Osteoporosis is a systemic skeletal disorder stemming from bone remodeling imbalance and leading to decreased bone strength and increased fracture risk. Current clinical practice relates osteoporosis largely to absolute mass loss and consequently to bone mineral density (BMD) for the evaluation of bone strength. However, ongoing research shows that fracture resistance is a highly complex property determined by both structural and compositional variables such as the spatial distribution of the bone elements, the structural integrity of the bio-apatite and the inherent properties of the molecular groups that comprise both the inorganic and the organic phase of the bone tissue.
The term “bone quality” takes into account the biophysical and biochemical properties related to bone strength specified as “intrinsic determinants”. These mainly include mineral composition, collagen quality, morphological and structural factors, cellular activity, and microdamage. The first three comprise a large part of our research dedicated to the evaluation of normal and osteoporotic bone tissue in an effort to find specific biormarkers able to explain fracture susceptibility.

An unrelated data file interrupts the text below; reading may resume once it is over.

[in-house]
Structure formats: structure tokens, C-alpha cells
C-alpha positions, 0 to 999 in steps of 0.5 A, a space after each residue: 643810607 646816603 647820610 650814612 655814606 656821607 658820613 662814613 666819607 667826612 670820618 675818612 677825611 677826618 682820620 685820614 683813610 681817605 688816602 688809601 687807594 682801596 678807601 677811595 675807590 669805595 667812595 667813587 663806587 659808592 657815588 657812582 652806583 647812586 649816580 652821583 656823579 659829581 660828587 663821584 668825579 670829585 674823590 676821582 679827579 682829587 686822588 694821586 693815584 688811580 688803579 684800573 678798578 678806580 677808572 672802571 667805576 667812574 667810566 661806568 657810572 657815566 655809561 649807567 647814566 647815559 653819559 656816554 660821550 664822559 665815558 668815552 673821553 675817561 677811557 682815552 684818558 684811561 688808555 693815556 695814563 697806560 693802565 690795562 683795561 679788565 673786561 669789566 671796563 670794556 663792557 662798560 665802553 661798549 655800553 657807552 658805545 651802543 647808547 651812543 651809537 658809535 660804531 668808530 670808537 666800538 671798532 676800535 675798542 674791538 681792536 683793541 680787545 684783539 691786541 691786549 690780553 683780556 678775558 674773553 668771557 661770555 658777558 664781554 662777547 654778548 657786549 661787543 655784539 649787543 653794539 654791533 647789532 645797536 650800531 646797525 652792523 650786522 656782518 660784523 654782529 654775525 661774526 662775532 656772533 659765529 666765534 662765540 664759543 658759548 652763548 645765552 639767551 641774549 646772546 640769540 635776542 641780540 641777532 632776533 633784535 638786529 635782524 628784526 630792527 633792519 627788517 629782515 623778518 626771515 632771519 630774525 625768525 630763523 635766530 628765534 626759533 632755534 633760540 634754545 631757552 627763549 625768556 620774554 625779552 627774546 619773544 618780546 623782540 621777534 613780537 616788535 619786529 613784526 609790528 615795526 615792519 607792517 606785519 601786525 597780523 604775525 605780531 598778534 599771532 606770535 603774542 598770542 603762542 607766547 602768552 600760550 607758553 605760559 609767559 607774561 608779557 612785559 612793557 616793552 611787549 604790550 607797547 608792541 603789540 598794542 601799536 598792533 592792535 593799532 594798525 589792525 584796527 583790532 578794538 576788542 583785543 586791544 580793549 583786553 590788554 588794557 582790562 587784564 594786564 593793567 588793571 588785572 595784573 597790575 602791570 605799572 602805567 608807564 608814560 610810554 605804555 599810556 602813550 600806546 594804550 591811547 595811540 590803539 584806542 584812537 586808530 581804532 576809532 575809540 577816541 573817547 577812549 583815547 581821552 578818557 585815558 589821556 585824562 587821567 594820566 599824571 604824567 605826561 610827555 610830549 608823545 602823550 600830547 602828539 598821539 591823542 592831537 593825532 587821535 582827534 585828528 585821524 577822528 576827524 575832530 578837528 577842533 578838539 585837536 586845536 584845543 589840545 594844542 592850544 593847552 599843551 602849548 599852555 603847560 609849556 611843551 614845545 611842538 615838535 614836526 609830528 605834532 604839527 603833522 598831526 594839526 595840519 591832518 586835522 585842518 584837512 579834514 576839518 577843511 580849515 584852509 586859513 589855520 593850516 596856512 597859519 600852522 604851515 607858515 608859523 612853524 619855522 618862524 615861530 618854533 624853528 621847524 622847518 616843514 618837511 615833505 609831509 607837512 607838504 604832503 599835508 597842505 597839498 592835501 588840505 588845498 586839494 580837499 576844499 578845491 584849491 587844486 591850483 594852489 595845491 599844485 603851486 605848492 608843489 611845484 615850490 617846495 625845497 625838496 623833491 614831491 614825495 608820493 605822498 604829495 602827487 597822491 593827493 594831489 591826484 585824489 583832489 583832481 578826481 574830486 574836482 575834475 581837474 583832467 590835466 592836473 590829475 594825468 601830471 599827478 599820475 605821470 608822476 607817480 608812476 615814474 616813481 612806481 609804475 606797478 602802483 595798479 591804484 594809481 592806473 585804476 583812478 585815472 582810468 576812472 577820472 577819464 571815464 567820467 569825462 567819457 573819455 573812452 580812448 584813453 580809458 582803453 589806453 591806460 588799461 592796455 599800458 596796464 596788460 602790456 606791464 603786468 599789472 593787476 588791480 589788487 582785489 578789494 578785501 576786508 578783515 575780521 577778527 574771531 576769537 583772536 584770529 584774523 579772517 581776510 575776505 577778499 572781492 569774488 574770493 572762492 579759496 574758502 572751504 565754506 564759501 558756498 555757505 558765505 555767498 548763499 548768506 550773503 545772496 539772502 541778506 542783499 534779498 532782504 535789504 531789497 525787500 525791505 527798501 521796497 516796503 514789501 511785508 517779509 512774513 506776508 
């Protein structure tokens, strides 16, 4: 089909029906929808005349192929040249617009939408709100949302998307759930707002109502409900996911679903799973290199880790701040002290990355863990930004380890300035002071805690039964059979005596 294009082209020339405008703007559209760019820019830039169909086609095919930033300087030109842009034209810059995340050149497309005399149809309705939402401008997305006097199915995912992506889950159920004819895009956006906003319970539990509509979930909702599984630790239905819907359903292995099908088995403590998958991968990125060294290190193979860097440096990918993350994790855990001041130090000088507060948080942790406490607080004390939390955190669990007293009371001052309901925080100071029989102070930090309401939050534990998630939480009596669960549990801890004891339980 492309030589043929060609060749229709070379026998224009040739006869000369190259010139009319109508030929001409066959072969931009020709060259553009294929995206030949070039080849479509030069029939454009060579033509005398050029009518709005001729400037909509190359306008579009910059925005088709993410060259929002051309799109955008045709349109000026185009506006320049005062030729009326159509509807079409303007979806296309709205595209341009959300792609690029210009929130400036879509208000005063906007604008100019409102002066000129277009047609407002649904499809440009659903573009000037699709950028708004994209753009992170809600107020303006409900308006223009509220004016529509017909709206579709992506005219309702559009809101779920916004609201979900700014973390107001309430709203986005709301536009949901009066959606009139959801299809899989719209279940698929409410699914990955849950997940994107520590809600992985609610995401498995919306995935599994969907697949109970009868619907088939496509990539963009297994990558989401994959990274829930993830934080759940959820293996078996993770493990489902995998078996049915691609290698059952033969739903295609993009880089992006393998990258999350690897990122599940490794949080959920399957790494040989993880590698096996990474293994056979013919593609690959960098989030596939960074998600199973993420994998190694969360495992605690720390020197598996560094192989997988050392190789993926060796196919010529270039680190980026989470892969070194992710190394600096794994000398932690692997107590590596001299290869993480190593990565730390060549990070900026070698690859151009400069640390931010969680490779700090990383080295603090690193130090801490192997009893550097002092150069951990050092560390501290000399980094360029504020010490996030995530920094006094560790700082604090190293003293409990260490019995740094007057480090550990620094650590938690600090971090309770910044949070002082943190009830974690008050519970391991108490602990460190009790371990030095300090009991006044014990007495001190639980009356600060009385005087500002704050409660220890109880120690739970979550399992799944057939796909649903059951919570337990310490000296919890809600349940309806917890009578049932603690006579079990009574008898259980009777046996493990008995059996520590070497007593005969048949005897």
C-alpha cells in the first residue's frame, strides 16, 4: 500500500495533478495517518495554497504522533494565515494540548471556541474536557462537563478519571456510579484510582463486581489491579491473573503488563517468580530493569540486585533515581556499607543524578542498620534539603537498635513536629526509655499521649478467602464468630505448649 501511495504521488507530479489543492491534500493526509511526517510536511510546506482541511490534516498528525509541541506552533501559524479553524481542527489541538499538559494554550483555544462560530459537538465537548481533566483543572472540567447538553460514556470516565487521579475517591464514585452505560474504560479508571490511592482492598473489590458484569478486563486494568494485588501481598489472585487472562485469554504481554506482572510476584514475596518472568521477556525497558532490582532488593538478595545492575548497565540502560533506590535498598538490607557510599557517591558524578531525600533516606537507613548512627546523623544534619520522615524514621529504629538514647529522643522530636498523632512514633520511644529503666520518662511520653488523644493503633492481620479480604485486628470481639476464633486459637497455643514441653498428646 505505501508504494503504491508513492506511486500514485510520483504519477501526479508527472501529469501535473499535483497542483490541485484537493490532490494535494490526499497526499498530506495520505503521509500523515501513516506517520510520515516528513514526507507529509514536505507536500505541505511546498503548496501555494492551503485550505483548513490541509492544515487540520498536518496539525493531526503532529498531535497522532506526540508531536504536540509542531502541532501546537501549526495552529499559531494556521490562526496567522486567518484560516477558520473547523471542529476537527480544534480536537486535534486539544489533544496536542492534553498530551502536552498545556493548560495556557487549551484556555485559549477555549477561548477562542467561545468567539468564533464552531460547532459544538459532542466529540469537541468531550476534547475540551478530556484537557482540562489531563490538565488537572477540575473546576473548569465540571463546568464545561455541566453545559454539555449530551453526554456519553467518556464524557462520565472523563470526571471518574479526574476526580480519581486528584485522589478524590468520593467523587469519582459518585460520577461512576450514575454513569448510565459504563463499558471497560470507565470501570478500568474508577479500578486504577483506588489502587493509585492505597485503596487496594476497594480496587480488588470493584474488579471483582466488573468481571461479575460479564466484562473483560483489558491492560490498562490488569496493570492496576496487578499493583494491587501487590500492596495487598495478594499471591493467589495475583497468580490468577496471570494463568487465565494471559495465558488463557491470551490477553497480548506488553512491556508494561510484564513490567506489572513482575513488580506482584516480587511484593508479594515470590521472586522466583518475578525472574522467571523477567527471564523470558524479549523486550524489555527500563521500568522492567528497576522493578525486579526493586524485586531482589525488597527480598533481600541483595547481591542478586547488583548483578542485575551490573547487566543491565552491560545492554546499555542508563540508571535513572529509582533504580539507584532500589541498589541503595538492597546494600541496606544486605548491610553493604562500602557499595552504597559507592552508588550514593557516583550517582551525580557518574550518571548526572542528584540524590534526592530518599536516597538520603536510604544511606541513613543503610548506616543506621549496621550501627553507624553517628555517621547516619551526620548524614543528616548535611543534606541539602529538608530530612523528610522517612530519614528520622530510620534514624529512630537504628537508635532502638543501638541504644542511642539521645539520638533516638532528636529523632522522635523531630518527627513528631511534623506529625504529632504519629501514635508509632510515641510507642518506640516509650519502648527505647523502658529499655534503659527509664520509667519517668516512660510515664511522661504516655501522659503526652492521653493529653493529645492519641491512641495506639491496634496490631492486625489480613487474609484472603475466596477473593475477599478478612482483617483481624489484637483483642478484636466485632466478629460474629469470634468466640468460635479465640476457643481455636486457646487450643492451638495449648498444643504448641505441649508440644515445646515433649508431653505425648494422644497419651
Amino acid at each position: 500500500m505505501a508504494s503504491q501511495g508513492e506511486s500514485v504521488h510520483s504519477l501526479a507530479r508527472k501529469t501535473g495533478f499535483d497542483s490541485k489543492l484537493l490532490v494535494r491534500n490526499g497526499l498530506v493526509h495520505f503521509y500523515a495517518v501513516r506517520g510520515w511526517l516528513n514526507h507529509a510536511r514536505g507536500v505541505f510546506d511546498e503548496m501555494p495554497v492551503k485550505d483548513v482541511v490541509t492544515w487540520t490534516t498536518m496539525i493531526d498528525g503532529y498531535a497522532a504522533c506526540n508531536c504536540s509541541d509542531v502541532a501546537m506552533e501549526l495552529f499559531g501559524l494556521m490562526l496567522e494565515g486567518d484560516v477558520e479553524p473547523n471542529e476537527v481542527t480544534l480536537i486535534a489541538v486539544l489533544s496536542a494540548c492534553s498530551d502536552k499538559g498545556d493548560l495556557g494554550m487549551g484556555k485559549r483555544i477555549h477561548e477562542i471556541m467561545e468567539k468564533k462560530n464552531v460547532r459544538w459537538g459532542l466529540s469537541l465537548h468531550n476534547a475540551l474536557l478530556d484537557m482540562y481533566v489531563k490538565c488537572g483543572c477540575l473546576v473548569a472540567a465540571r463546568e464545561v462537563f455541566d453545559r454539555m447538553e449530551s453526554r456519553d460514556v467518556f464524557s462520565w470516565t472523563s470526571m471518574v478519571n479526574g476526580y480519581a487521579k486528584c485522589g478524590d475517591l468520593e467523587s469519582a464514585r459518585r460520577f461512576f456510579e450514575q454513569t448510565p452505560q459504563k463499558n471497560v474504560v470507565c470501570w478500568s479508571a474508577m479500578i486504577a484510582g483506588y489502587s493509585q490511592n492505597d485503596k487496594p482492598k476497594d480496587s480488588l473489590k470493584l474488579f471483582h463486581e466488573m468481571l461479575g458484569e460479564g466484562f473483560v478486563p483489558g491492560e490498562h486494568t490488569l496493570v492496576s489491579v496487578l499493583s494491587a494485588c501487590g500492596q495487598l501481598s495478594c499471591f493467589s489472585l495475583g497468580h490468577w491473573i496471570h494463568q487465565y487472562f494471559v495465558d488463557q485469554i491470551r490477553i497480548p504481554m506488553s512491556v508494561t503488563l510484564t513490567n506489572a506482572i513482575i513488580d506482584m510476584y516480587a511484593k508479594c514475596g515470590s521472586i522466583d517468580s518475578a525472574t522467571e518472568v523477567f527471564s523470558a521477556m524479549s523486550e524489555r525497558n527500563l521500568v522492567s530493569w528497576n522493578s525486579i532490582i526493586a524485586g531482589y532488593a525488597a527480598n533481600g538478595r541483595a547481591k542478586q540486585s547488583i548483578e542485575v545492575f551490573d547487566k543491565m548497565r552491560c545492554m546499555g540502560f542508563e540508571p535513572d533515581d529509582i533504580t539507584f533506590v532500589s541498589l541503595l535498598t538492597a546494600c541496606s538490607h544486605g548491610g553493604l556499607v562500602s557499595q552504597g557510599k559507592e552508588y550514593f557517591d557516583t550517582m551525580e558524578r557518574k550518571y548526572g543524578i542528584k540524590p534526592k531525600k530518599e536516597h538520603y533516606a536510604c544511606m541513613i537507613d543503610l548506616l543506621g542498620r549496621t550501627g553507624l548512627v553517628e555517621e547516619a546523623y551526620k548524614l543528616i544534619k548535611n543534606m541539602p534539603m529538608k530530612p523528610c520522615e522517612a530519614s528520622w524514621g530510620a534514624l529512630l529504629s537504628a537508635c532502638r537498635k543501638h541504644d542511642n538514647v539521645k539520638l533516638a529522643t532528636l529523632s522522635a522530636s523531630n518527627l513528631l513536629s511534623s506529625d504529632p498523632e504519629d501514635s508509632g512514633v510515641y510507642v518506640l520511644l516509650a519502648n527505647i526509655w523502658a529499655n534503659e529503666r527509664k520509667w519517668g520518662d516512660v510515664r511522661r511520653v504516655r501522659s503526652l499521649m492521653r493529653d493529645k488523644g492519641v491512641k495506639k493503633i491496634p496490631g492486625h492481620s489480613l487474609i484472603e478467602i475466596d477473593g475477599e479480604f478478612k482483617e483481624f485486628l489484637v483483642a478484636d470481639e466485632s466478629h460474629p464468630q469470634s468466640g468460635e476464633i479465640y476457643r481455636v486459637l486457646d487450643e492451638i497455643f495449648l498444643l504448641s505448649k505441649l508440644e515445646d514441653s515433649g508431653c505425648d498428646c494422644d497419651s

Our research demonstrated that values of calcium/phosphorus (Ca/P) ratio in bone apatite along with its 3D spatial distribution are closely related to osteoporosis. Variable experimental techniques were employed to estimate the Ca/P ratio including Auger electron spectroscopy (AES), energy dispersive X-ray spectroscopy (EDX) and a newly developed dual energy analysis (DEA) technique applied on a μ-CT scanner. Collagen cross linking was studied with infrared spectroscopy (FTIR). The same technique was applied to the study of mineral/matrix ratio and of carbonate and phosphate substitutions into the apatite structure. Multivariate statistical analysis successfully discriminated normal from diseased tissues based on apatite’s molecular groups. X-ray and neutron diffraction experiments are under way (collaboration between CEA and University of Ioannina) for the determination of structural alterations related to osteoporosis.